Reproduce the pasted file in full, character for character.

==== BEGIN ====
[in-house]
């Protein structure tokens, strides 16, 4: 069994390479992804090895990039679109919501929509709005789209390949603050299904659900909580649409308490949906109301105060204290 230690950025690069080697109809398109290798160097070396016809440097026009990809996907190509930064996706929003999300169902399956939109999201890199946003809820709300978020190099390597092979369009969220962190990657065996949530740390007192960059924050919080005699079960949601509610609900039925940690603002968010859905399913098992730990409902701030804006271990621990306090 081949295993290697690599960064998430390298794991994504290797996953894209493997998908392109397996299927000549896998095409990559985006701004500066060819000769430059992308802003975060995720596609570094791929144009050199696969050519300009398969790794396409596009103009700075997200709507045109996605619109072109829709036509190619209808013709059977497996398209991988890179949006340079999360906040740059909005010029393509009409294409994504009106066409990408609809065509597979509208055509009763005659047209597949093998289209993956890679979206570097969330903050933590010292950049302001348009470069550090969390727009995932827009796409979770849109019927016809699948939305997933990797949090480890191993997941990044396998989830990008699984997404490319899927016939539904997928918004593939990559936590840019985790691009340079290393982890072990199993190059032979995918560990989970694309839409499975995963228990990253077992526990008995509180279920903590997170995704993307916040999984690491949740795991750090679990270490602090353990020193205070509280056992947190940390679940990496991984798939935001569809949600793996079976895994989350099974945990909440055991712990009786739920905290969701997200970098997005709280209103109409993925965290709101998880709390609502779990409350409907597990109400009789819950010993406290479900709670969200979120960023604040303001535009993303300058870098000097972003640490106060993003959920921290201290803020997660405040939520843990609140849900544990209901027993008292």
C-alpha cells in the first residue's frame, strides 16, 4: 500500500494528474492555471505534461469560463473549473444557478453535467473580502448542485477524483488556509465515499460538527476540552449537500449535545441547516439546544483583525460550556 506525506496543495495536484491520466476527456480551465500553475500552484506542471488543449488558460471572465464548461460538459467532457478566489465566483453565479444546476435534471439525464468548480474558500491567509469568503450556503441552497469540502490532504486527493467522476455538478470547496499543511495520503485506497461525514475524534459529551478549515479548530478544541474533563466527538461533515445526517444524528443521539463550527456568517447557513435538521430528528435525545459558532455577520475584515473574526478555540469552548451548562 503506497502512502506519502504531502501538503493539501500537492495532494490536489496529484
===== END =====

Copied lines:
[in-house]
């Protein structure tokens, strides 16, 4: 069994390479992804090895990039679109919501929509709005789209390949603050299904659900909580649409308490949906109301105060204290 230690950025690069080697109809398109290798160097070396016809440097026009990809996907190509930064996706929003999300169902399956939109999201890199946003809820709300978020190099390597092979369009969220962190990657065996949530740390007192960059924050919080005699079960949601509610609900039925940690603002968010859905399913098992730990409902701030804006271990621990306090 081949295993290697690599960064998430390298794991994504290797996953894209493997998908392109397996299927000549896998095409990559985006701004500066060819000769430059992308802003975060995720596609570094791929144009050199696969050519300009398969790794396409596009103009700075997200709507045109996605619109072109829709036509190619209808013709059977497996398209991988890179949006340079999360906040740059909005010029393509009409294409994504009106066409990408609809065509597979509208055509009763005659047209597949093998289209993956890679979206570097969330903050933590010292950049302001348009470069550090969390727009995932827009796409979770849109019927016809699948939305997933990797949090480890191993997941990044396998989830990008699984997404490319899927016939539904997928918004593939990559936590840019985790691009340079290393982890072990199993190059032979995918560990989970694309839409499975995963228990990253077992526990008995509180279920903590997170995704993307916040999984690491949740795991750090679990270490602090353990020193205070509280056992947190940390679940990496991984798939935001569809949600793996079976895994989350099974945990909440055991712990009786739920905290969701997200970098997005709280209103109409993925965290709101998880709390609502779990409350409907597990109400009789819950010993406290479900709670969200979120960023604040303001535009993303300058870098000097972003640490106060993003959920921290201290803020997660405040939520843990609140849900544990209901027993008292």
C-alpha cells in the first residue's frame, strides 16, 4: 500500500494528474492555471505534461469560463473549473444557478453535467473580502448542485477524483488556509465515499460538527476540552449537500449535545441547516439546544483583525460550556 506525506496543495495536484491520466476527456480551465500553475500552484506542471488543449488558460471572465464548461460538459467532457478566489465566483453565479444546476435534471439525464468548480474558500491567509469568503450556503441552497469540502490532504486527493467522476455538478470547496499543511495520503485506497461525514475524534459529551478549515479548530478544541474533563466527538461533515445526517444524528443521539463550527456568517447557513435538521430528528435525545459558532455577520475584515473574526478555540469552548451548562 503506497502512502506519502504531502501538503493539501500537492495532494490536489496529484